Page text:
Federal and private sector commitments demonstrate progress building the nation’s cybersecurity workforce through skills-based hiring.

Skills-based hiring gets a push at the federal level


Commitments from the federal government and private sector demonstrate progress building the nation’s cybersecurity workforce

Key points:

This press release originally appeared online.

In late April, the White House Office of the National Cyber Director hosted a first-of-its-kind convening at the White House where representatives from more than 30 companies and institutions representing a dozen industries committed to expand opportunities for Americans and build a strong cyber workforce.

The event focused on creating pathways for more Americans to enter the growing field of cybersecurity through practices like skills-based hiring and earn-and-learn opportunities such as apprenticeships. More than 500,000 cybersecurity positions are currently open across the country.

The National Cyber Director announced that the Biden-Harris Administration is leading by example and will overhaul the federal hiring process to become fully skills-based for an entire series of technical employees. Thanks to work by the Office of Personnel Management (OPM), the federal government will transition the Information Technology Management series, called the 2210 series, to skills-based hiring principles and practices.  The 2210 job series represents IT workers in every federal agency and a majority of the federal IT workforce accounting for nearly 100,000 current federal employees. The framework announced today will take effect next summer.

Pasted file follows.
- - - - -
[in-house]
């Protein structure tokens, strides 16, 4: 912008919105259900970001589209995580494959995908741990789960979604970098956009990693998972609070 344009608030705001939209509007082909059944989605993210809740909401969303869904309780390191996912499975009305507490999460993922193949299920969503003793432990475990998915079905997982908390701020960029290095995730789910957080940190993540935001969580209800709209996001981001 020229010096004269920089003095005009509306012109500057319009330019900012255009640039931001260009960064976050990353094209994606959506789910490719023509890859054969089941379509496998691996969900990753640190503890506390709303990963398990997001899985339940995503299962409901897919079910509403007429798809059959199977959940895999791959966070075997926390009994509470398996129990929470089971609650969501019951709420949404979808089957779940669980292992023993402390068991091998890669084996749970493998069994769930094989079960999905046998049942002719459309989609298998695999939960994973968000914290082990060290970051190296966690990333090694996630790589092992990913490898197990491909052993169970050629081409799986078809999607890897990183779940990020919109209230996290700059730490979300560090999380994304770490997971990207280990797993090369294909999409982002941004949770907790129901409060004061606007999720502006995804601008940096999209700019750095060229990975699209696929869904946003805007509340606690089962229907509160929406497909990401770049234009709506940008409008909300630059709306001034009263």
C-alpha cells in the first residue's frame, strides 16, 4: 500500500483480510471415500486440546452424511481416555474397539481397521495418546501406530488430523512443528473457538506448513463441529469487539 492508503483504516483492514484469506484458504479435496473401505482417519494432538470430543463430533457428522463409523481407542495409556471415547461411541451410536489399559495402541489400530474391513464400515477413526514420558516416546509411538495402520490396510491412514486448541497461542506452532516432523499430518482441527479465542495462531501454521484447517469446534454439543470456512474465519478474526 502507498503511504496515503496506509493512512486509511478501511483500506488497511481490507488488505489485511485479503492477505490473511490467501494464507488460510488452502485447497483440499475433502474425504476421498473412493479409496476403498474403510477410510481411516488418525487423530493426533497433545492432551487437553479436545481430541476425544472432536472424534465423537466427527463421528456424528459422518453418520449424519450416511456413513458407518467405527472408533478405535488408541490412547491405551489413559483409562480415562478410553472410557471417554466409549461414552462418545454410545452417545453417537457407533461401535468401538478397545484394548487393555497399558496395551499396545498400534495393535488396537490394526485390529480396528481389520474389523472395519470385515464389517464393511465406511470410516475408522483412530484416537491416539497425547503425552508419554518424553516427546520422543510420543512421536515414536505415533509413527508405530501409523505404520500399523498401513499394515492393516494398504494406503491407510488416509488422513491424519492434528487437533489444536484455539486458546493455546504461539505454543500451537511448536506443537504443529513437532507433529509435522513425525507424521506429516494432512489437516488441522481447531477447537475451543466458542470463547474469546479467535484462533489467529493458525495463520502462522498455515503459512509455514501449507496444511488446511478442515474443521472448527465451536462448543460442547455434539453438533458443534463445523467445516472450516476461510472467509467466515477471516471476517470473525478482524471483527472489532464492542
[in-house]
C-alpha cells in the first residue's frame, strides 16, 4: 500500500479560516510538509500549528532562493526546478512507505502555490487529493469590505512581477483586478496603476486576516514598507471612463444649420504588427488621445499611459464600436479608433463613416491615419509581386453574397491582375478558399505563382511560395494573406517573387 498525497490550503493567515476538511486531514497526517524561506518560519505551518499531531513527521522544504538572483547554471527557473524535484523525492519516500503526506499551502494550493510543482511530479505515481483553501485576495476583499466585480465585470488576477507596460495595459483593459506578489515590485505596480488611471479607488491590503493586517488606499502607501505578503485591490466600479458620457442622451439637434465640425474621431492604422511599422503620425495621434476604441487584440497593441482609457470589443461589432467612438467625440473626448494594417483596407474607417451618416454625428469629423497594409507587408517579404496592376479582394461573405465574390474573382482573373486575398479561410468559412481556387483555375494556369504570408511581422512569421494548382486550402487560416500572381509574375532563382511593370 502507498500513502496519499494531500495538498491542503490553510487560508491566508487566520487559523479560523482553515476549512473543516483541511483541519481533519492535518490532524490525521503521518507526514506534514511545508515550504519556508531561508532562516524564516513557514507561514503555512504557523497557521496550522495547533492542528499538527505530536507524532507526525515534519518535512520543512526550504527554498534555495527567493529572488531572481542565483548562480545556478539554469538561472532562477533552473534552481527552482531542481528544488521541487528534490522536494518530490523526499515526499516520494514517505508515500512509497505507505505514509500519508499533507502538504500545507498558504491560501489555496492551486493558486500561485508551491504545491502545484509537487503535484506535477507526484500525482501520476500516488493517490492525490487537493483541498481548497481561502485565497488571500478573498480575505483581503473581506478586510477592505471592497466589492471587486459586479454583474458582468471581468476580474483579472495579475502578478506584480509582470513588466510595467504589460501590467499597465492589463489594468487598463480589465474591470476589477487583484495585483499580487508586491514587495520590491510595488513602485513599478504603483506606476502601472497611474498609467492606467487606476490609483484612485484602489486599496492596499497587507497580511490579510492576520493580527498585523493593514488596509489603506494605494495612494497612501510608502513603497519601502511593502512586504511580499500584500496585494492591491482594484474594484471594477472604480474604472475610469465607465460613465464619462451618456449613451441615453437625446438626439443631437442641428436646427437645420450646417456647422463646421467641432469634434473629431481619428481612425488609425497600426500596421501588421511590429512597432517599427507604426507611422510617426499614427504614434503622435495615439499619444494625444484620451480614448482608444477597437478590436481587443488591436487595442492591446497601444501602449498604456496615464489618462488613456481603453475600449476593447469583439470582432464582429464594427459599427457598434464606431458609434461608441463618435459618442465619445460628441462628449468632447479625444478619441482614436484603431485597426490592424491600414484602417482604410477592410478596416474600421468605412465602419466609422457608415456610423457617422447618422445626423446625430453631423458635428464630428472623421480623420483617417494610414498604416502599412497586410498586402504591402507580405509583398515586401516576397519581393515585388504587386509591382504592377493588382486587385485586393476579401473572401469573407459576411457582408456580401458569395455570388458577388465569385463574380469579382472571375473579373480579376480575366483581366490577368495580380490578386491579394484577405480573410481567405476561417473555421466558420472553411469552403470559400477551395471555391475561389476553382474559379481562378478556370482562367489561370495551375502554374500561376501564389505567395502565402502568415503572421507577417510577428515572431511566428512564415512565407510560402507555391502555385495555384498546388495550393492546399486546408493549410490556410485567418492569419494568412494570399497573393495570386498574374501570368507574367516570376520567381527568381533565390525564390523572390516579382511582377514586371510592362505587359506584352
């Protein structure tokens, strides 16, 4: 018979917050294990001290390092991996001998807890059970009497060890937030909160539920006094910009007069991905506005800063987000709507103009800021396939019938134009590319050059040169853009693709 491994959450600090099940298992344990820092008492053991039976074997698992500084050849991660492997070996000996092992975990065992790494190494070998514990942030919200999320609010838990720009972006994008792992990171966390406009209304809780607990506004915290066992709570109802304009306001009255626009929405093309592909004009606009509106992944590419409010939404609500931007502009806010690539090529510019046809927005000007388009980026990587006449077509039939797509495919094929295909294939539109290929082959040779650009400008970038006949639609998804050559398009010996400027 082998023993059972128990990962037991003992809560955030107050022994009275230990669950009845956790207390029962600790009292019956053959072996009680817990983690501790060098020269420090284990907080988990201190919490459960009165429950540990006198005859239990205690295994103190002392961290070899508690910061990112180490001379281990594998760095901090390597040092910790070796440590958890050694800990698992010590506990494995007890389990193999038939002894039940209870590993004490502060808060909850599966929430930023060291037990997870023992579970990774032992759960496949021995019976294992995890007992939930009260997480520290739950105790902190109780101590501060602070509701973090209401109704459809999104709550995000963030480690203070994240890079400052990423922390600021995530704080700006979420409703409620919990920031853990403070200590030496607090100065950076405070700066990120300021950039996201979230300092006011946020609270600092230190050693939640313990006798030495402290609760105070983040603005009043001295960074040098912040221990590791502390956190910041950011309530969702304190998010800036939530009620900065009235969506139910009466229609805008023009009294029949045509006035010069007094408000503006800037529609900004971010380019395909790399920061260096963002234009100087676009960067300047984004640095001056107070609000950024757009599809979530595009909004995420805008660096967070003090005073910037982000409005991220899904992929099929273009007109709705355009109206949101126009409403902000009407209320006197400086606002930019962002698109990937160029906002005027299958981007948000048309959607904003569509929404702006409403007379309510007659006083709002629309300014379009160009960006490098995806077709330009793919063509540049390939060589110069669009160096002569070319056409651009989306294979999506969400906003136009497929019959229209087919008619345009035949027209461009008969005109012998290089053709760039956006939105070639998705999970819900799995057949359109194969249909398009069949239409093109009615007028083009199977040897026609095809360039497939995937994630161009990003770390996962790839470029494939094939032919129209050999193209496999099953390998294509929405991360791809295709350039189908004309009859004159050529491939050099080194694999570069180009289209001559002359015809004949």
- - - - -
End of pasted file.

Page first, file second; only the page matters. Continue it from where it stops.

“The transition to skills-based hiring presents several compelling advantages for both employers and job seekers. From an economic perspective, this approach allows companies to tap into a broader talent pool, enhancing their capacity to fill critical roles, especially in the burgeoning tech sector,” said Tony Galati, CEO of MyComputerCareer, in a statement. “The Bureau of Labor Statistics predicts a 15 percent increase in computer and information technology occupations by 2031, translating to nearly 700,000 new jobs. Skills-based hiring enables organizations to meet this demand more efficiently by focusing on the practical abilities required for these roles.”

Galati continued: “For individuals, the emphasis on skills over degrees opens up new pathways to employment and career advancement. This is particularly relevant in today’s job market, where the ability to adapt and acquire new competencies is increasingly valued. Skills-based hiring also has the potential to open access to well-paying jobs, some of which are in cybersecurity, reducing barriers for non-degree holders and creating more equitable employment opportunities.”

Additionally, the federal government is making a similar commitment to federal contractors who work shoulder-to-shoulder supporting federal employees every day, beginning with an announcement from the Department of Energy on their effort to pivot towards skills-based hiring in IT and cyber contracts.